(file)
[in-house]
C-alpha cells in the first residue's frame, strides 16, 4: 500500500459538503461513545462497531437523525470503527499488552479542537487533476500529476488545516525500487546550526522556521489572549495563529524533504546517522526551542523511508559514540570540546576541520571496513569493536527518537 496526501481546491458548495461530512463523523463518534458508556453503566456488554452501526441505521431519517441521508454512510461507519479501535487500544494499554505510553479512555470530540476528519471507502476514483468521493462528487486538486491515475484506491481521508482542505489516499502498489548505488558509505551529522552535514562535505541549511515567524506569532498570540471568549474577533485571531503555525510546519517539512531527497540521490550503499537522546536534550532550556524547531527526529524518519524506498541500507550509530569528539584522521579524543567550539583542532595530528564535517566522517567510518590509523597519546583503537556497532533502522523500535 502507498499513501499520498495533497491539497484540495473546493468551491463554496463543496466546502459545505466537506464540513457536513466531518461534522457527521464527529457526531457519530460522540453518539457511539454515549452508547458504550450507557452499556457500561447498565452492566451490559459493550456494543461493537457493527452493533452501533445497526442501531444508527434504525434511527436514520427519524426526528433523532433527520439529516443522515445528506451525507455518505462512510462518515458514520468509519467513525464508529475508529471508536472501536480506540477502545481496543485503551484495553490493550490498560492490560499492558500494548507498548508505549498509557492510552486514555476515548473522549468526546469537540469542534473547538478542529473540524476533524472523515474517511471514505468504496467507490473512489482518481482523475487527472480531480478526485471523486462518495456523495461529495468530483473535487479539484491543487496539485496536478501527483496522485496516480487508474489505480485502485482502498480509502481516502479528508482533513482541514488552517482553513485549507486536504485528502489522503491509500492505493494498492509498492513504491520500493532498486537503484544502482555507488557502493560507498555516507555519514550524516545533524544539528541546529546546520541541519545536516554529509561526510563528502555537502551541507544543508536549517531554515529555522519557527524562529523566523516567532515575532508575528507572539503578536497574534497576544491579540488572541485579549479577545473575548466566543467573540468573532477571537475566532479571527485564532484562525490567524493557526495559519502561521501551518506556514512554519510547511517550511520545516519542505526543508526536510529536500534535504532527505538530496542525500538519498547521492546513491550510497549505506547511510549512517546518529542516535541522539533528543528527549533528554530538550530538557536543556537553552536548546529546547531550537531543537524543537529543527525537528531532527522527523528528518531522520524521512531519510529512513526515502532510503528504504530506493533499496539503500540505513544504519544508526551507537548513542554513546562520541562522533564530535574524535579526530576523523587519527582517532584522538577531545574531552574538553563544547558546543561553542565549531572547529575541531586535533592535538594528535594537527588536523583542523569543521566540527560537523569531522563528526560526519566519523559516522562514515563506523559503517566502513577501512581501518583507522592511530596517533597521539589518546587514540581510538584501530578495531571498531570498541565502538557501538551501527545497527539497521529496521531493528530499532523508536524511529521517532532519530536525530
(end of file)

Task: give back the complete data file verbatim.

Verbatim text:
[in-house]
C-alpha cells in the first residue's frame, strides 16, 4: 500500500459538503461513545462497531437523525470503527499488552479542537487533476500529476488545516525500487546550526522556521489572549495563529524533504546517522526551542523511508559514540570540546576541520571496513569493536527518537 496526501481546491458548495461530512463523523463518534458508556453503566456488554452501526441505521431519517441521508454512510461507519479501535487500544494499554505510553479512555470530540476528519471507502476514483468521493462528487486538486491515475484506491481521508482542505489516499502498489548505488558509505551529522552535514562535505541549511515567524506569532498570540471568549474577533485571531503555525510546519517539512531527497540521490550503499537522546536534550532550556524547531527526529524518519524506498541500507550509530569528539584522521579524543567550539583542532595530528564535517566522517567510518590509523597519546583503537556497532533502522523500535 502507498499513501499520498495533497491539497484540495473546493468551491463554496463543496466546502459545505466537506464540513457536513466531518461534522457527521464527529457526531457519530460522540453518539457511539454515549452508547458504550450507557452499556457500561447498565452492566451490559459493550456494543461493537457493527452493533452501533445497526442501531444508527434504525434511527436514520427519524426526528433523532433527520439529516443522515445528506451525507455518505462512510462518515458514520468509519467513525464508529475508529471508536472501536480506540477502545481496543485503551484495553490493550490498560492490560499492558500494548507498548508505549498509557492510552486514555476515548473522549468526546469537540469542534473547538478542529473540524476533524472523515474517511471514505468504496467507490473512489482518481482523475487527472480531480478526485471523486462518495456523495461529495468530483473535487479539484491543487496539485496536478501527483496522485496516480487508474489505480485502485482502498480509502481516502479528508482533513482541514488552517482553513485549507486536504485528502489522503491509500492505493494498492509498492513504491520500493532498486537503484544502482555507488557502493560507498555516507555519514550524516545533524544539528541546529546546520541541519545536516554529509561526510563528502555537502551541507544543508536549517531554515529555522519557527524562529523566523516567532515575532508575528507572539503578536497574534497576544491579540488572541485579549479577545473575548466566543467573540468573532477571537475566532479571527485564532484562525490567524493557526495559519502561521501551518506556514512554519510547511517550511520545516519542505526543508526536510529536500534535504532527505538530496542525500538519498547521492546513491550510497549505506547511510549512517546518529542516535541522539533528543528527549533528554530538550530538557536543556537553552536548546529546547531550537531543537524543537529543527525537528531532527522527523528528518531522520524521512531519510529512513526515502532510503528504504530506493533499496539503500540505513544504519544508526551507537548513542554513546562520541562522533564530535574524535579526530576523523587519527582517532584522538577531545574531552574538553563544547558546543561553542565549531572547529575541531586535533592535538594528535594537527588536523583542523569543521566540527560537523569531522563528526560526519566519523559516522562514515563506523559503517566502513577501512581501518583507522592511530596517533597521539589518546587514540581510538584501530578495531571498531570498541565502538557501538551501527545497527539497521529496521531493528530499532523508536524511529521517532532519530536525530